Inside the Walls: We Will Vote! Rights Restored for Former Iowa Felons

Photo by Parker Johnson on Unsplash

This post was updated on August 7, 2020

As we count down the days toward the most important election in many of our lifetimes, there is an entire segment of the population in my state of Iowa who will again be able to exercise their fundamental right to vote in November. Iowa prides itself on its status as the “First in the Nation” to cast votes in the presidential caucus, but has been slow to restore voting rights to felons. On August 5, Iowa Governor Kim Reynolds gave many former felons a second chance by signing an executive order to automatically restore their voting rights upon completion of their sentence.

Recently, we’ve seen a push for all types of societal reforms. People are making their voices heard while calling for equality for all and demanding change through peaceful protests, demonstrations, and petitions. Part of being able to make change possible is through exercising your right to vote. An estimated 60,000 citizens in Iowa with a prior felony conviction will now get that opportunity this year.

It was a long, hard road to get to this point. In 2005, Iowa was one of only six states that banned felons from voting for life. On July 4 of that year, Governor Tom Vilsack, a Democrat, signed an executive order automatically restoring voting rights to felons upon completion of their sentence. The Brennan Center for Justice estimates that 115,000 Iowans had their rights restored. Unfortunately, in 2011 Republican Governor Terry Branstad reversed that order, requiring that even after completing their sentences, felons were required to meet difficult requirements such as paying all fines, court costs, and victim restitution in addition to personally petitioning the governor to restore their rights. Under this new policy, very few felons had their rights restored.

Current Iowa Governor Kim Reynolds, also a Republican, announced in her 2019 Condition of the State that part of her “second chances” agenda was to restore felon voting rights through an amendment to the state’s constitution. This process is more permanent than an executive order, but takes at least three years to pass through several stages of voting in the state legislature before being put up to a public vote. Unfortunately, in the two years since making this goal public, Reynolds could not convince her own party to approve it.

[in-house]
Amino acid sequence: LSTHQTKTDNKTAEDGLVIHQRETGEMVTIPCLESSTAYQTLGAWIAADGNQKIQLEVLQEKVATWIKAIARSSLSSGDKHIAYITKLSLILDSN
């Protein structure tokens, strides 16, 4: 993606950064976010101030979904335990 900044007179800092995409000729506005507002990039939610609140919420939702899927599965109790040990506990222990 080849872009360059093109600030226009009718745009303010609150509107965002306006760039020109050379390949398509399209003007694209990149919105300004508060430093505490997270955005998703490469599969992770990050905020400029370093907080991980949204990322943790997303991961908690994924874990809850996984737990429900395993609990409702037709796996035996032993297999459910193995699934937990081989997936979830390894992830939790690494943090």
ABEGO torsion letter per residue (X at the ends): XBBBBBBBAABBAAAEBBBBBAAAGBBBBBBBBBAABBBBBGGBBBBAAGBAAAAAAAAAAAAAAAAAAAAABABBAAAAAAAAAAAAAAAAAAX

Iowa fell behind while other states made restoring voting rights to felons a key component of their criminal justice reforms. According to the Sentencing Project, twenty-three states have partially or fully restored voting rights to felons since 1997. Iowa’s African-American population was most directly affected as one in ten African-American adults in Iowa couldn’t vote due to a prior felony conviction. A 2016 study by the Sentencing Project also found that only four other states had more Black Americans per capita incarcerated than Iowa.

Following the death of George Floyd in May, the local Iowa chapter of Black Lives Matter peacefully protested at the state capitol chanting, “Let them vote!” Following a meeting with protestors, community leaders, and state lawmakers, Governor Reynolds released a statement saying she would sign an executive order by late summer to restore voting rights to felons, with some undetermined restrictions but in time for the November election. Advocates wanted this order signed as soon as possible to ensure these voters had time to register, get needed identification, find polling places and request absentee ballots if necessary.

Governor Reynolds said she was impressed with the group’s commitment to nonviolent protest while also calling them “loud and annoying.” Yet, it’s only by being loud and annoying that any progress was made on this issue. People exercised one right, to assemble and peacefully protest, in order to demand another, the right to vote.

It’s often forgotten that nearly all felons will be released from prison someday. We are people who made a mistake but once we’ve completed our sentence and made a change in our life, we return to society and are essential members of the community; we are your repairmen, grocers, waiters, and even your neighbors. The governor’s executive order is a long overdue step towards achieving equality in my state. She still wants a more permanent amendment, but for now it is great to see people who’ve paid their debt to society receive a second chance.